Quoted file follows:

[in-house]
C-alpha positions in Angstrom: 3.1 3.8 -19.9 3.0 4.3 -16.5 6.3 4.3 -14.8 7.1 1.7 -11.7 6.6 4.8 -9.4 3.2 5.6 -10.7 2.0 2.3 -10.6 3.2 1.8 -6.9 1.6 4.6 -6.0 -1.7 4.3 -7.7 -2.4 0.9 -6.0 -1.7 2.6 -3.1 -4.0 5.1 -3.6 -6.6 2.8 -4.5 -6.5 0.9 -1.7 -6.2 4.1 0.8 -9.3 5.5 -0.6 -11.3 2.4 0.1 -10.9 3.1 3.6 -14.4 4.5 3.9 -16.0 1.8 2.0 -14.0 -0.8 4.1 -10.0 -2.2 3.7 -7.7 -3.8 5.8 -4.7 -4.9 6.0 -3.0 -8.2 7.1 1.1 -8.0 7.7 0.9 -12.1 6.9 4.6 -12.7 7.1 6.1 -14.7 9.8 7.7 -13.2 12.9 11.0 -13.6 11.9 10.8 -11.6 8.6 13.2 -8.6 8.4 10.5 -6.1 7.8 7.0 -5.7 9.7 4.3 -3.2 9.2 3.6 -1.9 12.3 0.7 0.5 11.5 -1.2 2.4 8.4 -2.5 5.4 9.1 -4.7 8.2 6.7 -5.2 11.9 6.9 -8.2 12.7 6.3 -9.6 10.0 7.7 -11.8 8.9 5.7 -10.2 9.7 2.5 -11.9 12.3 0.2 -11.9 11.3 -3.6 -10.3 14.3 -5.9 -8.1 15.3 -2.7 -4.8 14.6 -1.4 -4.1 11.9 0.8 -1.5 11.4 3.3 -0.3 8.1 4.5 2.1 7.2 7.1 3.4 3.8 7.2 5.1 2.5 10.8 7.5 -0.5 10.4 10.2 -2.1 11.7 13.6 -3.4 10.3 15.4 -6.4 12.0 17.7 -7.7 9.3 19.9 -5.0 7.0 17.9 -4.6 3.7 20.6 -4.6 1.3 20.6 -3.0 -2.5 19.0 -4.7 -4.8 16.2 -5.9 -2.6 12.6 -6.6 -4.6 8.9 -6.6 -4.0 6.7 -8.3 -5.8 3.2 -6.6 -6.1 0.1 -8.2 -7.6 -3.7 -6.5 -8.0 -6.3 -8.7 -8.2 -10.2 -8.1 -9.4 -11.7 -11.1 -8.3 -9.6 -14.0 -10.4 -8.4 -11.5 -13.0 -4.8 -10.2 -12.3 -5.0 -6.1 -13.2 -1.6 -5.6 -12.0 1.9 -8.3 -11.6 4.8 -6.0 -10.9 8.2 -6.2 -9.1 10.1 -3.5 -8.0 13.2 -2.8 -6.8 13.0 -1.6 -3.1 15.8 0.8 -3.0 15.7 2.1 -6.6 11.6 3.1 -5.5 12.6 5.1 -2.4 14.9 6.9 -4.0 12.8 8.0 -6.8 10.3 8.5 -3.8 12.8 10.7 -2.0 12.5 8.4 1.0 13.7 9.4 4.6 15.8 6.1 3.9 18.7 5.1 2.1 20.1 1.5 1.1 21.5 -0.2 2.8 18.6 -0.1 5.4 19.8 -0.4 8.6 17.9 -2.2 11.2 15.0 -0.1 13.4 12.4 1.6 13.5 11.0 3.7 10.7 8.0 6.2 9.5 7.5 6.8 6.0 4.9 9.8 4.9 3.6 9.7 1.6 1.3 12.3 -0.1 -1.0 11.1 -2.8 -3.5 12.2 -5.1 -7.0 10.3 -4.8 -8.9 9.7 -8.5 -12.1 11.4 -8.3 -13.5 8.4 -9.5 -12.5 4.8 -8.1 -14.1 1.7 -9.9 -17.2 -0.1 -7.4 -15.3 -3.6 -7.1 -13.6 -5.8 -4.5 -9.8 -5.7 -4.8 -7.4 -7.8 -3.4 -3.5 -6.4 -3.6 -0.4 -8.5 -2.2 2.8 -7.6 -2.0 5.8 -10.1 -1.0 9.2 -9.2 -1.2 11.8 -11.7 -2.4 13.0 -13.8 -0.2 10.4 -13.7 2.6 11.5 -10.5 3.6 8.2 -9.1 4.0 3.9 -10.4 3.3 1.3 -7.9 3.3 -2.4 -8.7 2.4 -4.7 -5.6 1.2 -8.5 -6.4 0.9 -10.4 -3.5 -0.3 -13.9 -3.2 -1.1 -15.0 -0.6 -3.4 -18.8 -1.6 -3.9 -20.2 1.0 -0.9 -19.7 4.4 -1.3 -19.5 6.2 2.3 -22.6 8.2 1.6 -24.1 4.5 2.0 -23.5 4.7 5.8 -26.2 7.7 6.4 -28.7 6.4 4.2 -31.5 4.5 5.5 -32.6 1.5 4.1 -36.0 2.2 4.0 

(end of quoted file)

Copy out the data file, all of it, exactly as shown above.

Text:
[in-house]
C-alpha positions in Angstrom: 3.1 3.8 -19.9 3.0 4.3 -16.5 6.3 4.3 -14.8 7.1 1.7 -11.7 6.6 4.8 -9.4 3.2 5.6 -10.7 2.0 2.3 -10.6 3.2 1.8 -6.9 1.6 4.6 -6.0 -1.7 4.3 -7.7 -2.4 0.9 -6.0 -1.7 2.6 -3.1 -4.0 5.1 -3.6 -6.6 2.8 -4.5 -6.5 0.9 -1.7 -6.2 4.1 0.8 -9.3 5.5 -0.6 -11.3 2.4 0.1 -10.9 3.1 3.6 -14.4 4.5 3.9 -16.0 1.8 2.0 -14.0 -0.8 4.1 -10.0 -2.2 3.7 -7.7 -3.8 5.8 -4.7 -4.9 6.0 -3.0 -8.2 7.1 1.1 -8.0 7.7 0.9 -12.1 6.9 4.6 -12.7 7.1 6.1 -14.7 9.8 7.7 -13.2 12.9 11.0 -13.6 11.9 10.8 -11.6 8.6 13.2 -8.6 8.4 10.5 -6.1 7.8 7.0 -5.7 9.7 4.3 -3.2 9.2 3.6 -1.9 12.3 0.7 0.5 11.5 -1.2 2.4 8.4 -2.5 5.4 9.1 -4.7 8.2 6.7 -5.2 11.9 6.9 -8.2 12.7 6.3 -9.6 10.0 7.7 -11.8 8.9 5.7 -10.2 9.7 2.5 -11.9 12.3 0.2 -11.9 11.3 -3.6 -10.3 14.3 -5.9 -8.1 15.3 -2.7 -4.8 14.6 -1.4 -4.1 11.9 0.8 -1.5 11.4 3.3 -0.3 8.1 4.5 2.1 7.2 7.1 3.4 3.8 7.2 5.1 2.5 10.8 7.5 -0.5 10.4 10.2 -2.1 11.7 13.6 -3.4 10.3 15.4 -6.4 12.0 17.7 -7.7 9.3 19.9 -5.0 7.0 17.9 -4.6 3.7 20.6 -4.6 1.3 20.6 -3.0 -2.5 19.0 -4.7 -4.8 16.2 -5.9 -2.6 12.6 -6.6 -4.6 8.9 -6.6 -4.0 6.7 -8.3 -5.8 3.2 -6.6 -6.1 0.1 -8.2 -7.6 -3.7 -6.5 -8.0 -6.3 -8.7 -8.2 -10.2 -8.1 -9.4 -11.7 -11.1 -8.3 -9.6 -14.0 -10.4 -8.4 -11.5 -13.0 -4.8 -10.2 -12.3 -5.0 -6.1 -13.2 -1.6 -5.6 -12.0 1.9 -8.3 -11.6 4.8 -6.0 -10.9 8.2 -6.2 -9.1 10.1 -3.5 -8.0 13.2 -2.8 -6.8 13.0 -1.6 -3.1 15.8 0.8 -3.0 15.7 2.1 -6.6 11.6 3.1 -5.5 12.6 5.1 -2.4 14.9 6.9 -4.0 12.8 8.0 -6.8 10.3 8.5 -3.8 12.8 10.7 -2.0 12.5 8.4 1.0 13.7 9.4 4.6 15.8 6.1 3.9 18.7 5.1 2.1 20.1 1.5 1.1 21.5 -0.2 2.8 18.6 -0.1 5.4 19.8 -0.4 8.6 17.9 -2.2 11.2 15.0 -0.1 13.4 12.4 1.6 13.5 11.0 3.7 10.7 8.0 6.2 9.5 7.5 6.8 6.0 4.9 9.8 4.9 3.6 9.7 1.6 1.3 12.3 -0.1 -1.0 11.1 -2.8 -3.5 12.2 -5.1 -7.0 10.3 -4.8 -8.9 9.7 -8.5 -12.1 11.4 -8.3 -13.5 8.4 -9.5 -12.5 4.8 -8.1 -14.1 1.7 -9.9 -17.2 -0.1 -7.4 -15.3 -3.6 -7.1 -13.6 -5.8 -4.5 -9.8 -5.7 -4.8 -7.4 -7.8 -3.4 -3.5 -6.4 -3.6 -0.4 -8.5 -2.2 2.8 -7.6 -2.0 5.8 -10.1 -1.0 9.2 -9.2 -1.2 11.8 -11.7 -2.4 13.0 -13.8 -0.2 10.4 -13.7 2.6 11.5 -10.5 3.6 8.2 -9.1 4.0 3.9 -10.4 3.3 1.3 -7.9 3.3 -2.4 -8.7 2.4 -4.7 -5.6 1.2 -8.5 -6.4 0.9 -10.4 -3.5 -0.3 -13.9 -3.2 -1.1 -15.0 -0.6 -3.4 -18.8 -1.6 -3.9 -20.2 1.0 -0.9 -19.7 4.4 -1.3 -19.5 6.2 2.3 -22.6 8.2 1.6 -24.1 4.5 2.0 -23.5 4.7 5.8 -26.2 7.7 6.4 -28.7 6.4 4.2 -31.5 4.5 5.5 -32.6 1.5 4.1 -36.0 2.2 4.0 